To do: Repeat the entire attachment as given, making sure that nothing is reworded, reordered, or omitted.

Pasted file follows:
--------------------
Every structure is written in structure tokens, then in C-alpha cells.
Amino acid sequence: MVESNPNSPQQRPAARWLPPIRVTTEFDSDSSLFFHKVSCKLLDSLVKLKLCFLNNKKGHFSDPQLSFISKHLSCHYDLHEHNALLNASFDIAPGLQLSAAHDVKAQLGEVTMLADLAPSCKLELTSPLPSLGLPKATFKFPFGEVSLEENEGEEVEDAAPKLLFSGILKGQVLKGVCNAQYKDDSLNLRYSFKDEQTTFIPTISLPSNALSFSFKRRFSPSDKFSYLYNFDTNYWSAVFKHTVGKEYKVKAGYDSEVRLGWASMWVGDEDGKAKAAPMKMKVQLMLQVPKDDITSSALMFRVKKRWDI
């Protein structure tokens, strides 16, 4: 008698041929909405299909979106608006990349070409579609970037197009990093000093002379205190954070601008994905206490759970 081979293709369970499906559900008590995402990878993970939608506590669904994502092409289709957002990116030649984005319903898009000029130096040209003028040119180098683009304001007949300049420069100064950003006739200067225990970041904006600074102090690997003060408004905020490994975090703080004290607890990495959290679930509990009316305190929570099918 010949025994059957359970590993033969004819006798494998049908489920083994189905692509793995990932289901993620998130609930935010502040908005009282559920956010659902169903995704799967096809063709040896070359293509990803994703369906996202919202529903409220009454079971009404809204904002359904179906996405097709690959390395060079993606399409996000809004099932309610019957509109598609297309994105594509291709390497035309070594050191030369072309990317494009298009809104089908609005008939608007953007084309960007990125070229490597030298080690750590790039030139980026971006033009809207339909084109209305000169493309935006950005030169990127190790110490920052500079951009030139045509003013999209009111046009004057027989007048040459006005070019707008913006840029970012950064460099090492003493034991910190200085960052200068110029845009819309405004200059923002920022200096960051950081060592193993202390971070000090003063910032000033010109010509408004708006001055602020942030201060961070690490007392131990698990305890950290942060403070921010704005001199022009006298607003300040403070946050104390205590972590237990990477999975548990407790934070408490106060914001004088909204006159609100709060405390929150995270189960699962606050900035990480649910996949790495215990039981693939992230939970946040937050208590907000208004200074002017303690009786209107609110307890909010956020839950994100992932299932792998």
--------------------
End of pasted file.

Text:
Every structure is written in structure tokens, then in C-alpha cells.
Amino acid sequence: MVESNPNSPQQRPAARWLPPIRVTTEFDSDSSLFFHKVSCKLLDSLVKLKLCFLNNKKGHFSDPQLSFISKHLSCHYDLHEHNALLNASFDIAPGLQLSAAHDVKAQLGEVTMLADLAPSCKLELTSPLPSLGLPKATFKFPFGEVSLEENEGEEVEDAAPKLLFSGILKGQVLKGVCNAQYKDDSLNLRYSFKDEQTTFIPTISLPSNALSFSFKRRFSPSDKFSYLYNFDTNYWSAVFKHTVGKEYKVKAGYDSEVRLGWASMWVGDEDGKAKAAPMKMKVQLMLQVPKDDITSSALMFRVKKRWDI
């Protein structure tokens, strides 16, 4: 008698041929909405299909979106608006990349070409579609970037197009990093000093002379205190954070601008994905206490759970 081979293709369970499906559900008590995402990878993970939608506590669904994502092409289709957002990116030649984005319903898009000029130096040209003028040119180098683009304001007949300049420069100064950003006739200067225990970041904006600074102090690997003060408004905020490994975090703080004290607890990495959290679930509990009316305190929570099918 010949025994059957359970590993033969004819006798494998049908489920083994189905692509793995990932289901993620998130609930935010502040908005009282559920956010659902169903995704799967096809063709040896070359293509990803994703369906996202919202529903409220009454079971009404809204904002359904179906996405097709690959390395060079993606399409996000809004099932309610019957509109598609297309994105594509291709390497035309070594050191030369072309990317494009298009809104089908609005008939608007953007084309960007990125070229490597030298080690750590790039030139980026971006033009809207339909084109209305000169493309935006950005030169990127190790110490920052500079951009030139045509003013999209009111046009004057027989007048040459006005070019707008913006840029970012950064460099090492003493034991910190200085960052200068110029845009819309405004200059923002920022200096960051950081060592193993202390971070000090003063910032000033010109010509408004708006001055602020942030201060961070690490007392131990698990305890950290942060403070921010704005001199022009006298607003300040403070946050104390205590972590237990990477999975548990407790934070408490106060914001004088909204006159609100709060405390929150995270189960699962606050900035990480649910996949790495215990039981693939992230939970946040937050208590907000208004200074002017303690009786209107609110307890909010956020839950994100992932299932792998």